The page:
Wednesday, January 15, 2014

Leading Economists Call For Raising Minimum Wage

Scott Walker has made the news recently regarding his positions on the minimum wage.

He has come out in opposition to the minimum wage and calling it a "distraction":
As for the minimum wage, Walker warned that "artificially raising the minimum wage" through the federal or state governments would not create high-paying jobs, and that it could raise youth unemployment, which he noted was already high.

When challenged to explain why an unemployed or minimum wage worker would vote Republican given his stance on the issues affecting them, Walker responded that "in the end what people want is freedom and opportunity. You don’t get that through the mighty hand of the government."
More recently, he was pointed out for being the dirty rotten liar that he is when he falsely claimed that minimum wage jobs are "overwhelmingly for young people."

Likewise, Walker's successor and protege, Chris Abele, has come out repeatedly against a living wage in Milwaukee County, favoring his plutocratic pals and ensuring that they increase they're already vast wealth.

Mary Burke, who is running for governor, stated that she felt the minimum wage should be raised, but by an insulting 35 cents an hour.

It's not hard to tell who's pulling the strings on Walker and Abele when groups like the Metropolitan Milwaukee Association of Commerce and propagandists like the Bradley Foundation's MacIver Institute come out in a panic about any hint of people looking at just raising the minimum wage, much less setting it at a living wage level.

Now Walker looks even more the buffoon when 75 leading economists signed a letter to President Obama and to congressional leaders calling for them to raise the minimum wage:
July will mark five years since the federal minimum wage was last raised. We urge you to act now and enact a three-step raise of 95 cents a year for three years—which would mean a minimum wage of $10.10 by 2016—and then index it to protect against inflation. Senator Tom Harkin and Representative George Miller have introduced legislation to accomplish this. The increase to $10.10 would mean that minimum-wage workers who work full time, full year would see a raise from their current salary of roughly $15,000 to roughly $21,000. These proposals also usefully raise the tipped minimum wage to 70% of the regular minimum.

This policy would directly provide higher wages for close to 17 million workers by 2016. Furthermore, another 11 million workers whose wages are just above the new minimum would likely see a wage increase through “spillover” effects, as employers adjust their internal wage ladders. The vast majority of employees who would benefit are adults in working families, disproportionately women, who work at least 20 hours a week and depend on these earnings to make ends meet. At a time when persistent high unemployment is putting enormous downward pressure on wages, such a minimum-wage increase would provide a much-needed boost to the earnings of low-wage workers.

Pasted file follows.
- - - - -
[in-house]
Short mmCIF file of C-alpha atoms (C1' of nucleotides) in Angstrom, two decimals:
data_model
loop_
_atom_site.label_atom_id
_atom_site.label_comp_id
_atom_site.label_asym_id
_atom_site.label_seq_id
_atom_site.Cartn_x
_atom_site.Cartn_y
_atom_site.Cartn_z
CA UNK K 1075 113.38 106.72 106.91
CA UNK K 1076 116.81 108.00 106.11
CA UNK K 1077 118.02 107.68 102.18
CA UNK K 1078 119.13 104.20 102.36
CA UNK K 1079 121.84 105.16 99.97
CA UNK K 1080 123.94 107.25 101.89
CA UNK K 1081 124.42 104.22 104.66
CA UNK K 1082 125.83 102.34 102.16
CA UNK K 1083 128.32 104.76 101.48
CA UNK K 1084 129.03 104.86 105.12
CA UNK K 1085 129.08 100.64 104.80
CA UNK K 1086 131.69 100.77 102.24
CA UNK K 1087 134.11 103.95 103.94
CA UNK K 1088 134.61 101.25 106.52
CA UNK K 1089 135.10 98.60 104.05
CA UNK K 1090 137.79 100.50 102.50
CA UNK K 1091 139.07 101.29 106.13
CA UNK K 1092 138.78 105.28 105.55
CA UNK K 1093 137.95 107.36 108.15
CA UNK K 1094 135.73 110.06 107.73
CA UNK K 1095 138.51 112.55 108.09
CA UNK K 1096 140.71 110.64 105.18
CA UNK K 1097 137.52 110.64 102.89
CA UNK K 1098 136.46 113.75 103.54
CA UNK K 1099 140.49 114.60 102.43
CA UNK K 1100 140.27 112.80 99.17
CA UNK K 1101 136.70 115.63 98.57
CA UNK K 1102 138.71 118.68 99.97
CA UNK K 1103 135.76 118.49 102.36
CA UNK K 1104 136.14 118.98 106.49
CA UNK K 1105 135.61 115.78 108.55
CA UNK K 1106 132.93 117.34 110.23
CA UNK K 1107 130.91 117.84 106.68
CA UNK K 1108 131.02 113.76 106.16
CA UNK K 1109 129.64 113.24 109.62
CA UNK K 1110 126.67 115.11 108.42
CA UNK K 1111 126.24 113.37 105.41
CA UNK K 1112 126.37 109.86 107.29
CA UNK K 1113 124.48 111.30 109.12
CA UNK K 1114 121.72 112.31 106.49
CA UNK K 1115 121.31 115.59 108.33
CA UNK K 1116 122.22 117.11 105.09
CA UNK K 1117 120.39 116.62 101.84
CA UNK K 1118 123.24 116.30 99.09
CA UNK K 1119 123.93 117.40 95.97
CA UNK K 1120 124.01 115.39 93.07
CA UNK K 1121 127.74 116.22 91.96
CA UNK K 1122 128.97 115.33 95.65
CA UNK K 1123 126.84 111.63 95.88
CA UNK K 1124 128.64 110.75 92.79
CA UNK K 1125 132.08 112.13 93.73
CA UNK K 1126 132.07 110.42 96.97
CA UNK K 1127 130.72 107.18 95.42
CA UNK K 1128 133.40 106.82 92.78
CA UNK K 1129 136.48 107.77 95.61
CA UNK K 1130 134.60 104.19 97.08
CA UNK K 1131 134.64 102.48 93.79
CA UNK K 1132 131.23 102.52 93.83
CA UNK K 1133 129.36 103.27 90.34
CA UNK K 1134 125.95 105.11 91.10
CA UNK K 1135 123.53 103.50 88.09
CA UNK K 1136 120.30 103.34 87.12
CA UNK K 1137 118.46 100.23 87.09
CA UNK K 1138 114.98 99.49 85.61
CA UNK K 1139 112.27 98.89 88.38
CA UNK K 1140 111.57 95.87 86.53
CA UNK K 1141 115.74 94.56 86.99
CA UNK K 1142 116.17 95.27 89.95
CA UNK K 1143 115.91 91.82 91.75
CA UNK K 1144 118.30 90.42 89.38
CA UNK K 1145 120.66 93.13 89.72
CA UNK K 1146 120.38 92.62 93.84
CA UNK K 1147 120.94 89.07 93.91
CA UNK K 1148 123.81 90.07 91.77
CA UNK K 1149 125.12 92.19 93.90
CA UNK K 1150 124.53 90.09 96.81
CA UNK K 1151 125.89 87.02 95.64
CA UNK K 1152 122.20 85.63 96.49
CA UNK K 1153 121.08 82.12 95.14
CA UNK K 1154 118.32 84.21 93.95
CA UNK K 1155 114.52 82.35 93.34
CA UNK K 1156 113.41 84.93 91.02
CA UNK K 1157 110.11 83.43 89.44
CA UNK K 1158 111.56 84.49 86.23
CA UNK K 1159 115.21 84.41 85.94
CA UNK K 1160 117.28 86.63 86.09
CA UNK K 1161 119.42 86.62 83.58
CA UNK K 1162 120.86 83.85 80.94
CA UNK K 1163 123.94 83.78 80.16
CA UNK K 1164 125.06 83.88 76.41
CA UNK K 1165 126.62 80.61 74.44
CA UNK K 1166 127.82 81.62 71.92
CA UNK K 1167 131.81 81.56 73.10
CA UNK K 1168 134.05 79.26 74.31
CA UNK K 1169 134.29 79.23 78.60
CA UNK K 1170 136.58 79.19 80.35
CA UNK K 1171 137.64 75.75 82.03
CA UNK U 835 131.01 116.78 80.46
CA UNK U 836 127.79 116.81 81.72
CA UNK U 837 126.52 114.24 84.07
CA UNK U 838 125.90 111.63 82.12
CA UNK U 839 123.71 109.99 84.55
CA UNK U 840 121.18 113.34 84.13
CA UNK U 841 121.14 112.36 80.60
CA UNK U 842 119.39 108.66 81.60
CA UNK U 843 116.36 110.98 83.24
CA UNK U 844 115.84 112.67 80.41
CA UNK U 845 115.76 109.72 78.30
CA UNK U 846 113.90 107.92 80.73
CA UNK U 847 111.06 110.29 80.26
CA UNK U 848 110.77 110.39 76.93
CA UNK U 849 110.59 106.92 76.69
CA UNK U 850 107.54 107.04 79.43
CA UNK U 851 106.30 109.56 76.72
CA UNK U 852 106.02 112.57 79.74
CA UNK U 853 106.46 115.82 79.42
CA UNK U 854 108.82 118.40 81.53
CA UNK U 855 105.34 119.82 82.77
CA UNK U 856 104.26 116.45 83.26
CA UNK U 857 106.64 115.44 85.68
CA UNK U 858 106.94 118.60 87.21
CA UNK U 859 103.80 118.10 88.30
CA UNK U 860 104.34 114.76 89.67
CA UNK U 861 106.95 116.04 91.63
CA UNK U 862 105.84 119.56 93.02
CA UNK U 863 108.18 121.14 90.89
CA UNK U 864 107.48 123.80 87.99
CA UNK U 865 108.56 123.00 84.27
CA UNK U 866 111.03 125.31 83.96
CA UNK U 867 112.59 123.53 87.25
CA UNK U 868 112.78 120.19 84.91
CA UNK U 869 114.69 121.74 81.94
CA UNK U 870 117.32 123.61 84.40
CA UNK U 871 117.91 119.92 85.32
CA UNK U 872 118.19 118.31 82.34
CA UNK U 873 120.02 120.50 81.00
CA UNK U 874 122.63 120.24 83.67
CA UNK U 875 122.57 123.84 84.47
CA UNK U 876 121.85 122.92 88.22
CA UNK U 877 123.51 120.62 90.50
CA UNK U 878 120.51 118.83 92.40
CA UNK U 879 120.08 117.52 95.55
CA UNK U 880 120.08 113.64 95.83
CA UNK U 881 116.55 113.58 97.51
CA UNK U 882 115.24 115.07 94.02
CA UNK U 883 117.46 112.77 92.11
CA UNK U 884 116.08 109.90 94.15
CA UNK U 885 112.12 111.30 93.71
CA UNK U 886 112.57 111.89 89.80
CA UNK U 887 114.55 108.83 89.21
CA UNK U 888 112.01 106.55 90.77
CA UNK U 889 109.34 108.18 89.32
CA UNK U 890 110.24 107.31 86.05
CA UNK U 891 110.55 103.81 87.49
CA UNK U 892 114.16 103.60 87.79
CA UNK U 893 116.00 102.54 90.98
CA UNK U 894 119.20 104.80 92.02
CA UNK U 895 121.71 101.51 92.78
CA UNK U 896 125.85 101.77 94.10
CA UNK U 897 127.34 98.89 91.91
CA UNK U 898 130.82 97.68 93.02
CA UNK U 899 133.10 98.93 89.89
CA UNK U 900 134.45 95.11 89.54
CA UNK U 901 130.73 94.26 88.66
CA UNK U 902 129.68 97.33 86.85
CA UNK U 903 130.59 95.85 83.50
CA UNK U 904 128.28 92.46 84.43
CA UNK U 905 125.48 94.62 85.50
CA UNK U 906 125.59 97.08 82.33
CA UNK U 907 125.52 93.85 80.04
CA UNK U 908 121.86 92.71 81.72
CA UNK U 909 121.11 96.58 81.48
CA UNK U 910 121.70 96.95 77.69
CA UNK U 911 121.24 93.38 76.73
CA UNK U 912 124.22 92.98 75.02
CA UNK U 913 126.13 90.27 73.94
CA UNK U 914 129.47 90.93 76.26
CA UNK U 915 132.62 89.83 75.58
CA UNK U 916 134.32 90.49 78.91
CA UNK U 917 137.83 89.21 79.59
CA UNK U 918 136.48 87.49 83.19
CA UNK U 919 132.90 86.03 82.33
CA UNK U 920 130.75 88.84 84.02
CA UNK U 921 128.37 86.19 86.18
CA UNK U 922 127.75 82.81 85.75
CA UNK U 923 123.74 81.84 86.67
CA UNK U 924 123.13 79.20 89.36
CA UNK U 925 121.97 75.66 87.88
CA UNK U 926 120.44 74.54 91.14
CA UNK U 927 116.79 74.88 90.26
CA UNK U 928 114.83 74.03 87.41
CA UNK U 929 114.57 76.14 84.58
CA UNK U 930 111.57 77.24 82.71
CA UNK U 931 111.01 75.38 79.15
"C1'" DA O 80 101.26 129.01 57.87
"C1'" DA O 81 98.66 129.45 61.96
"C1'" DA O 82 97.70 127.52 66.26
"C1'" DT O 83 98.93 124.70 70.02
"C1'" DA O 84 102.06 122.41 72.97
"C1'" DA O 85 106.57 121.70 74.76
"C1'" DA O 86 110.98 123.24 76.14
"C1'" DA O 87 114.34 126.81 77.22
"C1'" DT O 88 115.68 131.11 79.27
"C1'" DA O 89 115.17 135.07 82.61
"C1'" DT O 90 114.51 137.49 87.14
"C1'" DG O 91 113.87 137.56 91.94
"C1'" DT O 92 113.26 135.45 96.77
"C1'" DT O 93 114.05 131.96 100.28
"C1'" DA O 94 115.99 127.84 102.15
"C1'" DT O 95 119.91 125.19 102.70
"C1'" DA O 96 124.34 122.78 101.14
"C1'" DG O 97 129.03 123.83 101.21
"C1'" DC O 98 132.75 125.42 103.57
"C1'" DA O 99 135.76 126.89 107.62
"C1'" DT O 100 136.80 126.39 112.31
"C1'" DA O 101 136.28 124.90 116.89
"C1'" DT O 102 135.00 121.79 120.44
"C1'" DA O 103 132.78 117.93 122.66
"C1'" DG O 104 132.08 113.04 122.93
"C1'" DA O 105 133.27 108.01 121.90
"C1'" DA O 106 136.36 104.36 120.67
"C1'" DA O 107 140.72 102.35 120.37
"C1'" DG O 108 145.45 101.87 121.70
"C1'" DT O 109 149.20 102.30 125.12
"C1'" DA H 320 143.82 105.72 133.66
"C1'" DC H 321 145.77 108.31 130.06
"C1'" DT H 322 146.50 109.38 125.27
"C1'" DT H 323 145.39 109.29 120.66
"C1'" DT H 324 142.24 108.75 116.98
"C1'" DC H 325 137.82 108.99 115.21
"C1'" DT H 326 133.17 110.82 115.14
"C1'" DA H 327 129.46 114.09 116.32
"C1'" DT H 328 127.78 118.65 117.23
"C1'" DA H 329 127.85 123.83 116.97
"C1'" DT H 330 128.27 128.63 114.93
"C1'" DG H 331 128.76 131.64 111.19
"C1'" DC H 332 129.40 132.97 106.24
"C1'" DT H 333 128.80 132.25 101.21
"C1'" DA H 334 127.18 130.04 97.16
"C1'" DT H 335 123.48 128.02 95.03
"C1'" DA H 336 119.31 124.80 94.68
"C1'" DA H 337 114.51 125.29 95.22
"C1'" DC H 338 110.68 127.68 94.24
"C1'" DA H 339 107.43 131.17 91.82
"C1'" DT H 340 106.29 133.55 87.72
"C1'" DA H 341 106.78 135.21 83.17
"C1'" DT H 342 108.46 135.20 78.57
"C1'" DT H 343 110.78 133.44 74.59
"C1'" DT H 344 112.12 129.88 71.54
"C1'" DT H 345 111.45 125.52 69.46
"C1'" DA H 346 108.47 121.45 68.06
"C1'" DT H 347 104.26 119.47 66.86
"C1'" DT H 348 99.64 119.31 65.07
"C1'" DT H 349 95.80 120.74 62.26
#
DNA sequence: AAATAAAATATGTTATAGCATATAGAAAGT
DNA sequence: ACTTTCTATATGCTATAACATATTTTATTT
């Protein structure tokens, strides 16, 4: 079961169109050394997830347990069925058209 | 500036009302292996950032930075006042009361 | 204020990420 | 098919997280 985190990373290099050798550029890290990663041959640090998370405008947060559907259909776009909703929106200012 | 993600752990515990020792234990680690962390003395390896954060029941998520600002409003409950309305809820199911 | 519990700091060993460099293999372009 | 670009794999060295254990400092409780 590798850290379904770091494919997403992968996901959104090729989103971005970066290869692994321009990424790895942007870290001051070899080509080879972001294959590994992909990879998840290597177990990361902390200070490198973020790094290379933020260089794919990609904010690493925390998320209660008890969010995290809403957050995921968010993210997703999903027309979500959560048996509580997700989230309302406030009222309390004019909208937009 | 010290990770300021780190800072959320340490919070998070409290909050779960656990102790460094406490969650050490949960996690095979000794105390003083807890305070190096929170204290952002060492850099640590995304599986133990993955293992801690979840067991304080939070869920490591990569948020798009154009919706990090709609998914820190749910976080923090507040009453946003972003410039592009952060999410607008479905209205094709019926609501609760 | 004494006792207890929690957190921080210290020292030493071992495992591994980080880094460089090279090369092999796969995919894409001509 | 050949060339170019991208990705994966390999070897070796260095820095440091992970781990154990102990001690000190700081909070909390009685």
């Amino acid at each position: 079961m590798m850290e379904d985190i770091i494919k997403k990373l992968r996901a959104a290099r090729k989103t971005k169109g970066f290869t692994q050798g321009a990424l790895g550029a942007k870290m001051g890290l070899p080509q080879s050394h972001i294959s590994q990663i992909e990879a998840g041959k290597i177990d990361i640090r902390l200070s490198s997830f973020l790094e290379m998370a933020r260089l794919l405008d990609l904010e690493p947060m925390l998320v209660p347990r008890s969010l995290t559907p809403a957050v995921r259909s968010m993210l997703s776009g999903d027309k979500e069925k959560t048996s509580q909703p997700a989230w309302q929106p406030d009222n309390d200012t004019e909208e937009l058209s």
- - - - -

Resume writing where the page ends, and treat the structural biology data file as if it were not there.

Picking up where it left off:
In recent years there have been important developments in the academic literature on the effect of increases in the minimum wage on employment, with the weight of evidence now showing that increases in the minimum wage have had little or no negative effect on the employment of minimum-wage workers, even during times of weakness in the labor market. Research suggests that a minimum-wage increase could have a small stimulative effect on the economy as low-wage workers spend their additional earnings, raising demand and job growth, and providing some help on the jobs front.
Well, that's just about the opposite of what Walker, Abele and the corporate special interests have been saying, isn't it?

I am sure that as soon as Charlie Sykes and the other propagandists see this news, they'll be scrambling around to dust off and bring up the same unsupported arguments that raising the minimum wage is bad.

But who are you going to believe - a corporate sockpuppet or 75 of the nation's leading economists.

For what it's worth, I don't think that the proposal goes anywhere near far enough.  Instead of raising the minimum wage in relation to inflation, but in relation to production, meaning that people would actually get paid for their work.  But I am also enough of a realist to know that this is probably the best we could hope for now.


  1. Still fail to understand how it is in the best long-term interest of republicans to pass laws which hold the common man down while protecting record corporate profits.